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Saturday, January 27th, 2007
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Chunklet Presents: The Overrated Book

by Henry Owings

Rant 'n' Roll

A review by Gerry Donaghy

Late last year I received a very thoughtful gift from a friend who works at a major publishing house. It was a book detailing the top 500 rock albums ever produced. If you've listened seriously to pop music for more than about a decade, the book was as predictable as the outcome of a Harlem Globetrotter's match. The only moment that could only be distantly called tense was guessing whether Sgt. Pepper's was going to be the number one album and Pet Sounds number two, or vice versa. After thumbing through the book, I went out for a drink with a friend and asked if he could guess the top ten albums. He got all but one, missing Marvin Gaye's What's Going On (number six).

What's the real point of all-time "best of" lists, especially if they're going to be more or less immutable? Sure, you can swap out Patti Smith with PJ Harvey or The Ramones with Nirvana to give it appeal to the next generation, but at the end of the day, it's more or less the same list that came out five, ten, or twenty years ago. Is there a collective fear amongst rock writers that viewing Sgt. Pepper's as anything less than the best album ever made will make them look like the one dentist out of five that doesn't recommend sugarless gum?

Christopher Hitchens, writing in Letters to a Young Contrarian, states "...there is something idiotic about those who believe that consensus (to give the hydra-headed beast just one name) is the highest good." Taking that philosophy to heart are the writers and editors of Chunklet magazine. In Chunklet Presents: The Overrated Book nothing is sacred and no prisoners are taken. In their opinion, everything is overrated, and chances are that if you read this book, you will find that something very dear to you will be deflated, defiled, or repudiated. And you won't mind one bit.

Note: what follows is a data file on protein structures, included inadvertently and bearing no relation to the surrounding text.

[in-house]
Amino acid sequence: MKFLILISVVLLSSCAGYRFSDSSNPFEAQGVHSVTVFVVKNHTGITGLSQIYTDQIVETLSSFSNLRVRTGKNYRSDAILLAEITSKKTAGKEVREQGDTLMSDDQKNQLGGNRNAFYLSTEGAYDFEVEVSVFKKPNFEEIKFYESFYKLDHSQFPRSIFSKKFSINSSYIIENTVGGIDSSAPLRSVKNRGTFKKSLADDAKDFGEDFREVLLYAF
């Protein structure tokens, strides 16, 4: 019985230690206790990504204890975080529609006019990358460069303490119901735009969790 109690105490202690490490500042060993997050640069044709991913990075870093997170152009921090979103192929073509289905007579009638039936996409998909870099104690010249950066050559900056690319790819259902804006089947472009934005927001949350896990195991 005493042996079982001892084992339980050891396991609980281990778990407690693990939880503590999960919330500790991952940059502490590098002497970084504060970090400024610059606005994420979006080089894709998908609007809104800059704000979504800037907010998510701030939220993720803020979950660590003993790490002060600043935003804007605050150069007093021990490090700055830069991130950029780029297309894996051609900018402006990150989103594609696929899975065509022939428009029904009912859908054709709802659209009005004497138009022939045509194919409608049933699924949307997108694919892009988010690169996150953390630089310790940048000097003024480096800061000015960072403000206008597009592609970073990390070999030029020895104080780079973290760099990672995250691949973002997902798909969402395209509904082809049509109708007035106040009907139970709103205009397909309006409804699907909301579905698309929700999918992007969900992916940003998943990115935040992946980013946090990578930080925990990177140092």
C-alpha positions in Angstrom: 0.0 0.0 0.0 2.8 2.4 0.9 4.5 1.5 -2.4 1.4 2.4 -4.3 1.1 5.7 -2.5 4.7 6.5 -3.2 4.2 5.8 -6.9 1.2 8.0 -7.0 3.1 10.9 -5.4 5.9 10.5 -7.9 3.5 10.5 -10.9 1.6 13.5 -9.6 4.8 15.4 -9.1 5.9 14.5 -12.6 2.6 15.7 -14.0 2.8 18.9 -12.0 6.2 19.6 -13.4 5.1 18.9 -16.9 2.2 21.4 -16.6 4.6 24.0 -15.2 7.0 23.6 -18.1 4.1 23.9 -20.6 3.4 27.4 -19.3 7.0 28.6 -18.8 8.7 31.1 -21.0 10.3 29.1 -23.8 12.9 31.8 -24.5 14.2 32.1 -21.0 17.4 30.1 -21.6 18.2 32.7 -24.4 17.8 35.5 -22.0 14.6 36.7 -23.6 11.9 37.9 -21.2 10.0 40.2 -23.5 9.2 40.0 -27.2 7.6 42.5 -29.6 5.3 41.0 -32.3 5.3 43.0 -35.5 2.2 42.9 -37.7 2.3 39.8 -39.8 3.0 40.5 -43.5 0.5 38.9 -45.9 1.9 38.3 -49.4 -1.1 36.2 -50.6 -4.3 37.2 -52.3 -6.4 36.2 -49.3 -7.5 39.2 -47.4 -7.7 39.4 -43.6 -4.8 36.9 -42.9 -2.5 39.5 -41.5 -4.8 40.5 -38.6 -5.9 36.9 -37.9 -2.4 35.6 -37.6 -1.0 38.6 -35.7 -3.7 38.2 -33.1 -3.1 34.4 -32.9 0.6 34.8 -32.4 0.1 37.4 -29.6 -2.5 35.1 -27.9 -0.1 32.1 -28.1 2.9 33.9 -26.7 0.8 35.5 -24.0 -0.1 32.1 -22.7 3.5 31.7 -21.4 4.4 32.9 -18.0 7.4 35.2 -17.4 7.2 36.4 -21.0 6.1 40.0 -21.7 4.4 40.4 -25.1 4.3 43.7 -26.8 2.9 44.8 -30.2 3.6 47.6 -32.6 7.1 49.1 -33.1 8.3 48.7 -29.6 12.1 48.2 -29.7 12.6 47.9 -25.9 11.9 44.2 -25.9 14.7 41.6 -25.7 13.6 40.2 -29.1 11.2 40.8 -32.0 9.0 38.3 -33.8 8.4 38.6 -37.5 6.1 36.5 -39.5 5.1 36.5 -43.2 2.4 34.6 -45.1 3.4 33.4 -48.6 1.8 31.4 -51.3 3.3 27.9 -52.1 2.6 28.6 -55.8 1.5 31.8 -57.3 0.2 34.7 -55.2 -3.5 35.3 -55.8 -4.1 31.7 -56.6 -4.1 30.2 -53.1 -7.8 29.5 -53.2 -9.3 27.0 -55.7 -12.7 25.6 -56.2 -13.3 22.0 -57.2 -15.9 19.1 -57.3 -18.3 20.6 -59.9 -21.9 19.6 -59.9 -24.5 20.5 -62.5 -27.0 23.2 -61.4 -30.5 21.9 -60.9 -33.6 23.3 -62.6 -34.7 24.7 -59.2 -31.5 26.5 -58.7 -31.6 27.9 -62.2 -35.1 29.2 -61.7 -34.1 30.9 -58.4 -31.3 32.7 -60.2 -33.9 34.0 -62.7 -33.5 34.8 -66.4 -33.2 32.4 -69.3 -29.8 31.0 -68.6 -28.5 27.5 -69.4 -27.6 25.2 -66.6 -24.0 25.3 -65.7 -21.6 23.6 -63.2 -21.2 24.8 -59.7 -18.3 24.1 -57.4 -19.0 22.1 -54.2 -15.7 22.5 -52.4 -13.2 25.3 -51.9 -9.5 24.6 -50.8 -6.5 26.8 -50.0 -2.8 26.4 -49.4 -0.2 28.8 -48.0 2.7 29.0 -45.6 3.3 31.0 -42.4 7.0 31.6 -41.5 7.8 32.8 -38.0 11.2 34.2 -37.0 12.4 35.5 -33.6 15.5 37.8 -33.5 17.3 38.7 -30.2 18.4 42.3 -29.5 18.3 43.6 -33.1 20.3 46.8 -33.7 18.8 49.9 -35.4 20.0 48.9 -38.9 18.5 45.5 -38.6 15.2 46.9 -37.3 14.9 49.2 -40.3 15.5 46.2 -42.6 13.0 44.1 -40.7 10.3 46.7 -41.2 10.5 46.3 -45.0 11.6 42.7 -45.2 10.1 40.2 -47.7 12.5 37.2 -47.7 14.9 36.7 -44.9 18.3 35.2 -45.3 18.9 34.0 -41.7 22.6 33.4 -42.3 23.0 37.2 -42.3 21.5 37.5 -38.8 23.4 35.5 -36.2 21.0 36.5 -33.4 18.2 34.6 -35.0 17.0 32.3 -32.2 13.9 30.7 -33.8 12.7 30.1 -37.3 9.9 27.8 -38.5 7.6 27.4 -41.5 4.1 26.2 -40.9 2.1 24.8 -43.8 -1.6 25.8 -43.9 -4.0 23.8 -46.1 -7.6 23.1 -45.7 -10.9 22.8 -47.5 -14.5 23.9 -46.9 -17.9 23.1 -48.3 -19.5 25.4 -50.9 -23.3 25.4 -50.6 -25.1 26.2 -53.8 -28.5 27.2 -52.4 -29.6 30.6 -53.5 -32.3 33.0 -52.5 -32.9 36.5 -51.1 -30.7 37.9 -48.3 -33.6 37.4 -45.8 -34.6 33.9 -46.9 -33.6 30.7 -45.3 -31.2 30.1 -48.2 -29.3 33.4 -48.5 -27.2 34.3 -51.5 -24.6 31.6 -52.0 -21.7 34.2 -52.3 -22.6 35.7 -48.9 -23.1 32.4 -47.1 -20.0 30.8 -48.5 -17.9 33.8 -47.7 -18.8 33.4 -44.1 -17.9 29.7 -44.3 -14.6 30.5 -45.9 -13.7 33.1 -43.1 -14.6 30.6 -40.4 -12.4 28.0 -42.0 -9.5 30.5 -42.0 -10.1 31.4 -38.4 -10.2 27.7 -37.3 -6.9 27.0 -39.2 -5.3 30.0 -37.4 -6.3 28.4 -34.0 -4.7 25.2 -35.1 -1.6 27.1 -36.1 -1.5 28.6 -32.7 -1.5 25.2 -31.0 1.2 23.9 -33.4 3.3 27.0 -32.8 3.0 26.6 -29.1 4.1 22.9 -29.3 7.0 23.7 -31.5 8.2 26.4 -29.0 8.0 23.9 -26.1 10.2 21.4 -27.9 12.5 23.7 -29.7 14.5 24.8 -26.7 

The Overrated Book is the perfect distillation of the entertainment value derived from mocking your friends' favorite anything. While you might actually like what you're making fun of, there is no denying the wonderful, almost perverse glee in being needlessly contrarian. The Chunklet writers don't just grind sacred cows, they atomize them; doing so in mercilessly piquant prose that is simultaneously spot-on and impossible to take too seriously.

Like most books of satire, some gags work better than others. "The 1000 Unrelated Overrated Things," for example, feels like filler, which may actually be the point, but that doesn't make reading it worthwhile. And an article on overrated drummers is like shooting fish in a barrel.

But, when the Chunklet writers hit their targets, they tear them to shreds. Whether they're scoffing at art-house film directors, indie rock culture in all of its DIY pomposity, or chumps (like me) with enormous student loans, their caustic wit makes for frequent episodes of near-asphyxiating laughter. It's difficult to summarize a book that is essentially a book of lists and charts, with a smattering of articles, but highlights include: "Work That Shaft!: Twenty-Three Time-Worn Methods to Step Up to the Mike," "The Seven Degrees of Winona Ryder," and " Rocktoids ."

This might be the work of a bunch of poseurs who are every bit as pathetic as those they mock, but I don't care. I don't need to see how my hamburger comes from the cow in order to enjoy it, and I can receive this book on its own, demented terms. If you can laugh at yourself as well as others, The Overrated Book deserves a place, if not on your coffee table, then at least your bathroom.

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